"The charges are serious in this case and there was no intent to punish. There is no argument to dismiss the charges," the judge said.
No intent to punish?
Consider the fact that during his imprisonment, PFC Manning was held in a 6x8 cell in what is known as MAX Custody, a condition Coombs describes as “the functional equivalent of solitary confinement.” Manning was kept in this state for more than 23 hours a day, being allowed only 20 minutes respite a day during which he was to exercise. Such activity was nearly impossible, however, as his hands and feet remained shackled during this time.
Additionally, as part of his MAX Custody and Prevention of Injury (POI) classification, Manning was forbidden from lying down on his rack during the day and he could not lean against the wall. He was ordered to sit upright on the rack without back support all day. And, during the hours of 5 a.m. to 10 p.m., Manning was required to stay awake.
When confronted about the inhuman conditions under which Manning was being detained, military officials maintained that he was being treated in this manner as means of preventing injury. This despite repeated psychiatric evaluations declaring such treatment unnecessary. In fact, the psychiatrists who evaluated Manning repeatedly informed Quantico Brig officials that PFC Manning’s POI status was unwarranted as the accused posed no risk of harming himself and that in fact the prolonged POI status was causing PFC Manning psychological harm. As Coombs reports, “The psychiatrists’ recommendations were outright ignored by Quantico officials.”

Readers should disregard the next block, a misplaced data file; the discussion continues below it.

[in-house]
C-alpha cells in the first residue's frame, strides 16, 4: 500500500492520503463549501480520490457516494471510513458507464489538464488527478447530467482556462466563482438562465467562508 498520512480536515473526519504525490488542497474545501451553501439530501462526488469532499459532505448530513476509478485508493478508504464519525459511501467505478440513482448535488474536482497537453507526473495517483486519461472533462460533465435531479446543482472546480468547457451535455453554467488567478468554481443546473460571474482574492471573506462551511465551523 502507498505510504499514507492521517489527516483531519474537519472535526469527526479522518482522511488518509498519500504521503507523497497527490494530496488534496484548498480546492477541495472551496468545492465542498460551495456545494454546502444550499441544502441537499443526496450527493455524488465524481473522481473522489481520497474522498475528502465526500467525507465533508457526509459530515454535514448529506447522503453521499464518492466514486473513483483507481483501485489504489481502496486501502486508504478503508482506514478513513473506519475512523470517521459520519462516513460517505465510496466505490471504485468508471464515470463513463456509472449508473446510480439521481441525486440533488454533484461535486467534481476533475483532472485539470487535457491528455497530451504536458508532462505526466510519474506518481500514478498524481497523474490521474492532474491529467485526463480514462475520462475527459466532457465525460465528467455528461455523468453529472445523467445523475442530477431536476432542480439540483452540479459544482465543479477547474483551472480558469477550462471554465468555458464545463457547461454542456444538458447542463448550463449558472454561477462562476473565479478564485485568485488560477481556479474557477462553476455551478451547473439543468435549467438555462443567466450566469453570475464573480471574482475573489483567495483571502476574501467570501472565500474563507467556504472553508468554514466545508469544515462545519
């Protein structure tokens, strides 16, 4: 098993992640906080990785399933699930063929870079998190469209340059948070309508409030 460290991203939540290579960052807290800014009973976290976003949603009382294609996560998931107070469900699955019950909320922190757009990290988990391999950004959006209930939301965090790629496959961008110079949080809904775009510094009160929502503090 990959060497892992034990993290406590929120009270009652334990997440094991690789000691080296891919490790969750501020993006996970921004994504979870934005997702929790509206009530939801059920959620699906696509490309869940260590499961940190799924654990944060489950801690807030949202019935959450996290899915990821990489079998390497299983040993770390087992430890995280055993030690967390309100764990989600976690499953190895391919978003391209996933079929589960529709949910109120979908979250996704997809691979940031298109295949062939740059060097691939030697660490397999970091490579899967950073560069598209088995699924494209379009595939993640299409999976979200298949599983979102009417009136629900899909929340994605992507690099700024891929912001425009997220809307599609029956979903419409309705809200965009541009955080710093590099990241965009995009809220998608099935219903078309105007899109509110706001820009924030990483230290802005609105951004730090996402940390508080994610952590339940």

Judge Lind was not convinced and in her ruling she went only so far toward recompensing Manning for his abuse at the hands of his accusers.
She agreed, in the end, to a day-for-day accounting of the reduction of the potential length of any imprisonment to which Manning might be sentenced if found guilty.
The details of the judge’s ruling was described by Pilkington:
Specifically, she granted Manning seven days off any sentence for the seven days when he was kept on the most restrictive regime, known as Suicide Risk, against the advice of psychiatrists — the only Article 13 violation accepted by the prosecution; 75 days off sentence for when he was kept on the only slightly less onerous status of "prevention of injury", also against professional opinion; 20 days for having his underwear removed unduly after he made a joke that he could use that to harm himself; and 10 days for being granted just 20 minutes of recreation outside his cell every day when he should have been given a full hour.
How can the commander-in-chief of the armed forces — himself a Nobel Peace Prize winner — tolerate such barbaric behavior by those trusted with guarding military prisoners?
Not that President Obama hasn’t commented on the situation:
"With respect to Private Manning, I have actually asked the Pentagon whether or not the procedures that have been taken in terms of his confinement are appropriate and are meeting our basic standards. They assure me that they are," President Obama said during a White House press conference on March 10, 2011.
Despite Judge Lind’s recognition of the reprehensible manner in which Manning was treated while in military custody, the government is undeterred in its quest to punish the private.
As reported by the New York Times: "Military prosecutors preparing to try Pfc. Bradley Manning said on Wednesday that they would introduce evidence that Osama bin Laden requested and received from a Qaeda member some of the State Department cables and military reports that Private Manning is accused of passing to WikiLeaks."
Following the government’s statement on Wednesday, Judge Lind declared that Manning’s court martial will be postponed until June 3 to provide herself, the government, and the lawyers the opportunity to digest the additional material to be presented and to exclude any classified information.
Once the trial begins, it is expected to last at least 6 weeks.
Bradley Manning has now been imprisoned for nearly 1,000 days without trial.
Photo of Army Pfc. Bradley Manning being escorted out of a courthouse in June 2012: AP Images